After the invasion, no substantial evidence was found to verify the initial claims about WMDs, while claims of Iraqi officials collaborating with al-Qaeda were proven false.
In the lead up to the Iraq War, U.S. President George W. Bush alleged that Saddam Hussein and al-Qaeda might conspire to launch terrorist attacks on the United States, basing the administration's rationale for war, in part, on this allegation.

United States Central Command

U.S. Central CommandCentral CommandCENTCOM
Rumsfeld met with General Tommy Franks, the commander of U.S. Central Command, on 27 November to go over the plans.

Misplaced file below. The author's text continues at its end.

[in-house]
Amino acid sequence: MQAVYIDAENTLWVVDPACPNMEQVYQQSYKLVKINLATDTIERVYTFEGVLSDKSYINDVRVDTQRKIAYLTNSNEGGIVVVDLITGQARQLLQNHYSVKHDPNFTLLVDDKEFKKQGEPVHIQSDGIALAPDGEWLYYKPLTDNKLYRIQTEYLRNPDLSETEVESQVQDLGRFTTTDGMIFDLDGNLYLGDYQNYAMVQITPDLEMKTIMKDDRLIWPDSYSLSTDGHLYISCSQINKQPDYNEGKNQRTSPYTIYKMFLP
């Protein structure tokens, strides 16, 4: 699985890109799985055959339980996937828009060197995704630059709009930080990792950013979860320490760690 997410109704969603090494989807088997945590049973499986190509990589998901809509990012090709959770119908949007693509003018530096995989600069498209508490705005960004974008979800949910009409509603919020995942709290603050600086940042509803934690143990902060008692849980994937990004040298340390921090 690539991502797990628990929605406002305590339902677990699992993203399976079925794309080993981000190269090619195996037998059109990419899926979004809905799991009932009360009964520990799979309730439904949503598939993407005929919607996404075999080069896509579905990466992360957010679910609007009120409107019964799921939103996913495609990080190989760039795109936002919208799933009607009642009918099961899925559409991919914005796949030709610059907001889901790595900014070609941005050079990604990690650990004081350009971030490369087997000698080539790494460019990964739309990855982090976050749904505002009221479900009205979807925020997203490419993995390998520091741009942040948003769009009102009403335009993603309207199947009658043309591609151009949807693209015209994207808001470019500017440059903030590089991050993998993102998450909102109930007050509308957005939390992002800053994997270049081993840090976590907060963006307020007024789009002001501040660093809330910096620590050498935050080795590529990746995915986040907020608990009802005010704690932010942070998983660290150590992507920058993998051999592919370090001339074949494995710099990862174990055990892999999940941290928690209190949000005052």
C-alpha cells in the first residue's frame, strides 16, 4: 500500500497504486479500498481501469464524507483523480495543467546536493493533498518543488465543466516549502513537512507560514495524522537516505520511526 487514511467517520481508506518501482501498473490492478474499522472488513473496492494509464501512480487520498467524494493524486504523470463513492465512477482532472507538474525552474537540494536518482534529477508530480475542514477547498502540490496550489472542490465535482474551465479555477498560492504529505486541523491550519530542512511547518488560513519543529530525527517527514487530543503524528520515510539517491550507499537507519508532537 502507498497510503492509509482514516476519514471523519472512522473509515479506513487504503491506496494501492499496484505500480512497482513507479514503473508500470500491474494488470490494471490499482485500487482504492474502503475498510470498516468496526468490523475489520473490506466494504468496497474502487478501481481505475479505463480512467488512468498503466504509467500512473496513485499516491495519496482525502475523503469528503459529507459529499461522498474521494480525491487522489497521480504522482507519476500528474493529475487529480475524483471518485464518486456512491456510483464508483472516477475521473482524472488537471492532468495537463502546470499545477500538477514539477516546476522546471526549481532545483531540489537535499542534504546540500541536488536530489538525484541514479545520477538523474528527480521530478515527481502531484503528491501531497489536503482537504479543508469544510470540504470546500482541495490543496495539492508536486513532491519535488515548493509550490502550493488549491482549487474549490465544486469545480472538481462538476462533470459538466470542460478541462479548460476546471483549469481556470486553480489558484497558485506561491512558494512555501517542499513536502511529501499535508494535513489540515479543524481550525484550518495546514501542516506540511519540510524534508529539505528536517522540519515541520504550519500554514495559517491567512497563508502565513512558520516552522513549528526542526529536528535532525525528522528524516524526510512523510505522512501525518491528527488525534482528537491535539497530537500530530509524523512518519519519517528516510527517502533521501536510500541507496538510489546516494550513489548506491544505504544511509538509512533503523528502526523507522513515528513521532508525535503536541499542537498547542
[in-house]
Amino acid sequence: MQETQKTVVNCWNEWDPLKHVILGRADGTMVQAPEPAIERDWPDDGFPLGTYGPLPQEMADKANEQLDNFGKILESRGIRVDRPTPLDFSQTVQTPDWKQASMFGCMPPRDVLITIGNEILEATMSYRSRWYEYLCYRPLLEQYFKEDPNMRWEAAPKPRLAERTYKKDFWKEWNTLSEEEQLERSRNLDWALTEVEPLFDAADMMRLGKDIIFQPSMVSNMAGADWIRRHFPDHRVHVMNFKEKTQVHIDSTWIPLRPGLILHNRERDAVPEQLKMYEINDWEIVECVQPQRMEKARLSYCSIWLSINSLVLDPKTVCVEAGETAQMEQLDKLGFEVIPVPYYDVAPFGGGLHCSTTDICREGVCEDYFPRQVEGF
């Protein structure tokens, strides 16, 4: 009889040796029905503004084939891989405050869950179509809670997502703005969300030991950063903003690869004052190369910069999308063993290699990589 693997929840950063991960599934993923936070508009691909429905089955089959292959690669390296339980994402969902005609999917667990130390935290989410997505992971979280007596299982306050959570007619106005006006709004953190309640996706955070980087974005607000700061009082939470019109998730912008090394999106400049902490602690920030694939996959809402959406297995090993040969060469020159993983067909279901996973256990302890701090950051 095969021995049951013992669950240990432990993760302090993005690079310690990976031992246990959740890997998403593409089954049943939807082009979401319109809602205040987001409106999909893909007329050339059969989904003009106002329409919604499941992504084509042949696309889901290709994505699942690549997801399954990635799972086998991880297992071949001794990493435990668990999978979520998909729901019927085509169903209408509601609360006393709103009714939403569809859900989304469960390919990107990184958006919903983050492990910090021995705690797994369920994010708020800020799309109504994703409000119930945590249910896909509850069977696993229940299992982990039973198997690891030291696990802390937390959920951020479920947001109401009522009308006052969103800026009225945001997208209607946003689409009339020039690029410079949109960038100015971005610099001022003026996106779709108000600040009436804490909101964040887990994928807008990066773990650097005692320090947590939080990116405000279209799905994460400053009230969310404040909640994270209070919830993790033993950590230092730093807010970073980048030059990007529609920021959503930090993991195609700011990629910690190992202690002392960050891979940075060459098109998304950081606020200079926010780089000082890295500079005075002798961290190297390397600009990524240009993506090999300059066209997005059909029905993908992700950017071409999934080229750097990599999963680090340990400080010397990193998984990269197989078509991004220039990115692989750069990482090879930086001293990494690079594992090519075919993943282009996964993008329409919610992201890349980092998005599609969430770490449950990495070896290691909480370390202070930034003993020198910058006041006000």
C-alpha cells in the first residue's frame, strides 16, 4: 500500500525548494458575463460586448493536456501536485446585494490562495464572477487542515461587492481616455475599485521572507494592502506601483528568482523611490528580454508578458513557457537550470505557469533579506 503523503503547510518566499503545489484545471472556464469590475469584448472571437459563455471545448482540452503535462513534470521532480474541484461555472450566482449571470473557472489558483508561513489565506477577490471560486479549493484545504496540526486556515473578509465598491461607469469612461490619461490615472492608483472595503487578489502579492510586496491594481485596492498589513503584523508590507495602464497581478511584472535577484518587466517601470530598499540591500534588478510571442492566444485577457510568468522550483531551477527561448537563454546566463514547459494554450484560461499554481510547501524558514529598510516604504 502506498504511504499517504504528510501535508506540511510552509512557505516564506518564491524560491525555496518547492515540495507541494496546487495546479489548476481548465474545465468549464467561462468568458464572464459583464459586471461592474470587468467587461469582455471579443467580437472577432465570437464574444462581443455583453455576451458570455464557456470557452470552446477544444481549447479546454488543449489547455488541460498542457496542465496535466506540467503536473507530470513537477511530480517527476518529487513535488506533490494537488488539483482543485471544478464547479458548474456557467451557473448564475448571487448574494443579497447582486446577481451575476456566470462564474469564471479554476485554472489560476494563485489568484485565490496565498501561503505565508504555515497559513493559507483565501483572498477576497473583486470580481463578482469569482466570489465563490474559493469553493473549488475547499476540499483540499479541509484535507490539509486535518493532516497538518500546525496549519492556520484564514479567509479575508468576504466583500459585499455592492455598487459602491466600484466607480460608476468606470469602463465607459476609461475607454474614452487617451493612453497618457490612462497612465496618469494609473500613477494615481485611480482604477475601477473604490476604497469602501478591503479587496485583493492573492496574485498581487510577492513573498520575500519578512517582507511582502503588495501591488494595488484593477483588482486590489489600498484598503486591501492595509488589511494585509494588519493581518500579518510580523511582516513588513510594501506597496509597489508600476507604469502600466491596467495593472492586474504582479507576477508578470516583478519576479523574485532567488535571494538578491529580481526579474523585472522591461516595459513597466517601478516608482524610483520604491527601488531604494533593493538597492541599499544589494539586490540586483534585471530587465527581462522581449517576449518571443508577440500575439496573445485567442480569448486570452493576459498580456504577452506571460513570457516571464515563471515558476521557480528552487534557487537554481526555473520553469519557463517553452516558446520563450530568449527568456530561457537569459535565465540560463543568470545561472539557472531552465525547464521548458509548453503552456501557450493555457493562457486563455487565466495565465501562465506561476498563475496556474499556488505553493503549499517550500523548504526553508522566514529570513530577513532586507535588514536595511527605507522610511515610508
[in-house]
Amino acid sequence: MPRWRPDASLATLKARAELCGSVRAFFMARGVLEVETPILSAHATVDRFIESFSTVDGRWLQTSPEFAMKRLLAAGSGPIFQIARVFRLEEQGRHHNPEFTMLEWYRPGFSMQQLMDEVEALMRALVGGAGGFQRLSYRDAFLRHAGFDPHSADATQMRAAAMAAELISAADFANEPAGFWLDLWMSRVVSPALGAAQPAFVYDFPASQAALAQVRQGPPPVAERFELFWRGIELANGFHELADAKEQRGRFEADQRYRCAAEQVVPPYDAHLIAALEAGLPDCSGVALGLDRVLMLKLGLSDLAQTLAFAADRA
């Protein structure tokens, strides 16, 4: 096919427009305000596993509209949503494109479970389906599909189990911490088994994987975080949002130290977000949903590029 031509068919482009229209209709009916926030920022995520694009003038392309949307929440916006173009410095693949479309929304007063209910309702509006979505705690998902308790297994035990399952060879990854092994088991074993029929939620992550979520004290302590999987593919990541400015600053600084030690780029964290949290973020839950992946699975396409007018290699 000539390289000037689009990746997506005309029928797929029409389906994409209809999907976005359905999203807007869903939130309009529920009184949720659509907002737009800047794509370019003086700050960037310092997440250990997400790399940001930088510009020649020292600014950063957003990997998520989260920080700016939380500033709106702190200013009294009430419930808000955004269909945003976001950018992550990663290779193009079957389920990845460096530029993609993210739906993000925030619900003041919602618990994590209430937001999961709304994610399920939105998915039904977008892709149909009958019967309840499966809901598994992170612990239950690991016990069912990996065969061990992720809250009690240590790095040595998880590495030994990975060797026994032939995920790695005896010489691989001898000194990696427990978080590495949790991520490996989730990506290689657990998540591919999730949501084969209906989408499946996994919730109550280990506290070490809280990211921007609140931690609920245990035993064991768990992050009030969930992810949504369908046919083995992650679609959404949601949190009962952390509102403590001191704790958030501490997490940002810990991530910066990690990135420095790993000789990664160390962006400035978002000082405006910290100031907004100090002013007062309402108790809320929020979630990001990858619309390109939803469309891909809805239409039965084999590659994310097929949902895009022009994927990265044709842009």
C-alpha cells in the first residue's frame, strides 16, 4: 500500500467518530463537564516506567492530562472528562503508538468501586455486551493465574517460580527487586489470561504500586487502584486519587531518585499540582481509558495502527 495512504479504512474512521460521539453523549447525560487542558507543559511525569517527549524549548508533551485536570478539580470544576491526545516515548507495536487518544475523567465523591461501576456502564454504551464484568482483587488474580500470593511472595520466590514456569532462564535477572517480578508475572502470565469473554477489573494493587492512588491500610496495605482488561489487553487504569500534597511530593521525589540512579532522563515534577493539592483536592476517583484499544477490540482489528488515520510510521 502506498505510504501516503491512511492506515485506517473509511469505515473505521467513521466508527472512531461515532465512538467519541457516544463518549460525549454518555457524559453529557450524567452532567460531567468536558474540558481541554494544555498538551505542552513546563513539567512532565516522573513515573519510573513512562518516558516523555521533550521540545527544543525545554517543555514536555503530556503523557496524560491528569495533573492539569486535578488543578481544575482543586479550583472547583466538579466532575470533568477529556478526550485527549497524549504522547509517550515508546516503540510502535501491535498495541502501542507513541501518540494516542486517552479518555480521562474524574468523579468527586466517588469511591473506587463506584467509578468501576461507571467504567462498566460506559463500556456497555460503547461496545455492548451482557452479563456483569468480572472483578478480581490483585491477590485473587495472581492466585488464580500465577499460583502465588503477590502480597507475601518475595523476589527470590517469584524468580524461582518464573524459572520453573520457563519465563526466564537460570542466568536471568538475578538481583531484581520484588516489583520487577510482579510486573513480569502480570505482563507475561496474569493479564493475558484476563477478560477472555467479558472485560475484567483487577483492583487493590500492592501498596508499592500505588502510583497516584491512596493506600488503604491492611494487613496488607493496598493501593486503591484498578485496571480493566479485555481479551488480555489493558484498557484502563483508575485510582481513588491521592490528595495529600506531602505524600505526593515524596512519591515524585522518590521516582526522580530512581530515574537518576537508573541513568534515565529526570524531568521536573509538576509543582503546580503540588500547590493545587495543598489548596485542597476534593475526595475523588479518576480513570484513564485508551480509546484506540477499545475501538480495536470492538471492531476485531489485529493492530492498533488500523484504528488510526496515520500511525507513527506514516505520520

CENTCOM has been the main American presence in many military operations, including the Persian Gulf War (Operation Desert Storm, 1991), the War in Afghanistan (Operation Enduring Freedom, 2001–2014), and the Iraq War (Operation Iraqi Freedom, 2003–2011).

Shock and awe

shock-and-aweChoc & AweOperation Shock and Awe
The invasion began on 20 March 2003, when the U.S., joined by the United Kingdom and several coalition allies, launched a "shock and awe" bombing campaign.
Reiterating the example in an interview with CBS News several months before Operation Iraqi Freedom, Ullman stated, "You're sitting in Baghdad and all of a sudden you're the general and 30 of your division headquarters have been wiped out. You also take the city down. By that I mean you get rid of their power, water. In 2, 3, 4, 5 days they are physically, emotionally and psychologically exhausted."

Bombing of Iraq (1998)

Operation Desert FoxDesert Foxbombing of Iraq